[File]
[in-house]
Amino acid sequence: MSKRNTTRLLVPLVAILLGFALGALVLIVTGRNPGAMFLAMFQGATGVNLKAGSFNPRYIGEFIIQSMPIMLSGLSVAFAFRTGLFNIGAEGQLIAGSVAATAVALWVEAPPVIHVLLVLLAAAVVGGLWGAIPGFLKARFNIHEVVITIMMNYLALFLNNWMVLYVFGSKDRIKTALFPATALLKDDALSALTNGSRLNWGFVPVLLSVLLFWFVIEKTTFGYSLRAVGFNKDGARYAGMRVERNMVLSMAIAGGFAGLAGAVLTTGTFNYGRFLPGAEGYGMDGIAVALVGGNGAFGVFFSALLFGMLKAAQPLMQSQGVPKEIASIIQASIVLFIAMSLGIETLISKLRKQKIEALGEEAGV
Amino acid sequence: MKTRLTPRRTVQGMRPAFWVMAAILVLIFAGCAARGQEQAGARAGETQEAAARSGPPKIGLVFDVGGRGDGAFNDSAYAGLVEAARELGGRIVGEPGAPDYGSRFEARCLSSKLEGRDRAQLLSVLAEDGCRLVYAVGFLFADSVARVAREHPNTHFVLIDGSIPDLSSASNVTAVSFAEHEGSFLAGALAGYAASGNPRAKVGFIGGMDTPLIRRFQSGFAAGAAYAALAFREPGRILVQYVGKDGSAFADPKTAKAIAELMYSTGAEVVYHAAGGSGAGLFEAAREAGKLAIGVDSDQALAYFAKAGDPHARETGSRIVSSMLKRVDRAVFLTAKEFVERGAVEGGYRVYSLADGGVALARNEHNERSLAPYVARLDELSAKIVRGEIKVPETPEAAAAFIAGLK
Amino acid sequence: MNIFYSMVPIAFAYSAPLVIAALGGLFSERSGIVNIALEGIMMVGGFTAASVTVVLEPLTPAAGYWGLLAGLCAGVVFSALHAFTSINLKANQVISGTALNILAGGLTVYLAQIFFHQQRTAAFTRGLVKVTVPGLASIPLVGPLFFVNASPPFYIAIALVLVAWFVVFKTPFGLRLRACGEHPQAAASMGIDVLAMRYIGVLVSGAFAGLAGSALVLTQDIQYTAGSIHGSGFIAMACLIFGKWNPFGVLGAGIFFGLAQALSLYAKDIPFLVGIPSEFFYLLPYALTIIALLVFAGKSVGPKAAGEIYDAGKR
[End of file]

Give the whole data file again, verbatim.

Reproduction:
[in-house]
Amino acid sequence: MSKRNTTRLLVPLVAILLGFALGALVLIVTGRNPGAMFLAMFQGATGVNLKAGSFNPRYIGEFIIQSMPIMLSGLSVAFAFRTGLFNIGAEGQLIAGSVAATAVALWVEAPPVIHVLLVLLAAAVVGGLWGAIPGFLKARFNIHEVVITIMMNYLALFLNNWMVLYVFGSKDRIKTALFPATALLKDDALSALTNGSRLNWGFVPVLLSVLLFWFVIEKTTFGYSLRAVGFNKDGARYAGMRVERNMVLSMAIAGGFAGLAGAVLTTGTFNYGRFLPGAEGYGMDGIAVALVGGNGAFGVFFSALLFGMLKAAQPLMQSQGVPKEIASIIQASIVLFIAMSLGIETLISKLRKQKIEALGEEAGV
Amino acid sequence: MKTRLTPRRTVQGMRPAFWVMAAILVLIFAGCAARGQEQAGARAGETQEAAARSGPPKIGLVFDVGGRGDGAFNDSAYAGLVEAARELGGRIVGEPGAPDYGSRFEARCLSSKLEGRDRAQLLSVLAEDGCRLVYAVGFLFADSVARVAREHPNTHFVLIDGSIPDLSSASNVTAVSFAEHEGSFLAGALAGYAASGNPRAKVGFIGGMDTPLIRRFQSGFAAGAAYAALAFREPGRILVQYVGKDGSAFADPKTAKAIAELMYSTGAEVVYHAAGGSGAGLFEAAREAGKLAIGVDSDQALAYFAKAGDPHARETGSRIVSSMLKRVDRAVFLTAKEFVERGAVEGGYRVYSLADGGVALARNEHNERSLAPYVARLDELSAKIVRGEIKVPETPEAAAAFIAGLK
Amino acid sequence: MNIFYSMVPIAFAYSAPLVIAALGGLFSERSGIVNIALEGIMMVGGFTAASVTVVLEPLTPAAGYWGLLAGLCAGVVFSALHAFTSINLKANQVISGTALNILAGGLTVYLAQIFFHQQRTAAFTRGLVKVTVPGLASIPLVGPLFFVNASPPFYIAIALVLVAWFVVFKTPFGLRLRACGEHPQAAASMGIDVLAMRYIGVLVSGAFAGLAGSALVLTQDIQYTAGSIHGSGFIAMACLIFGKWNPFGVLGAGIFFGLAQALSLYAKDIPFLVGIPSEFFYLLPYALTIIALLVFAGKSVGPKAAGEIYDAGKR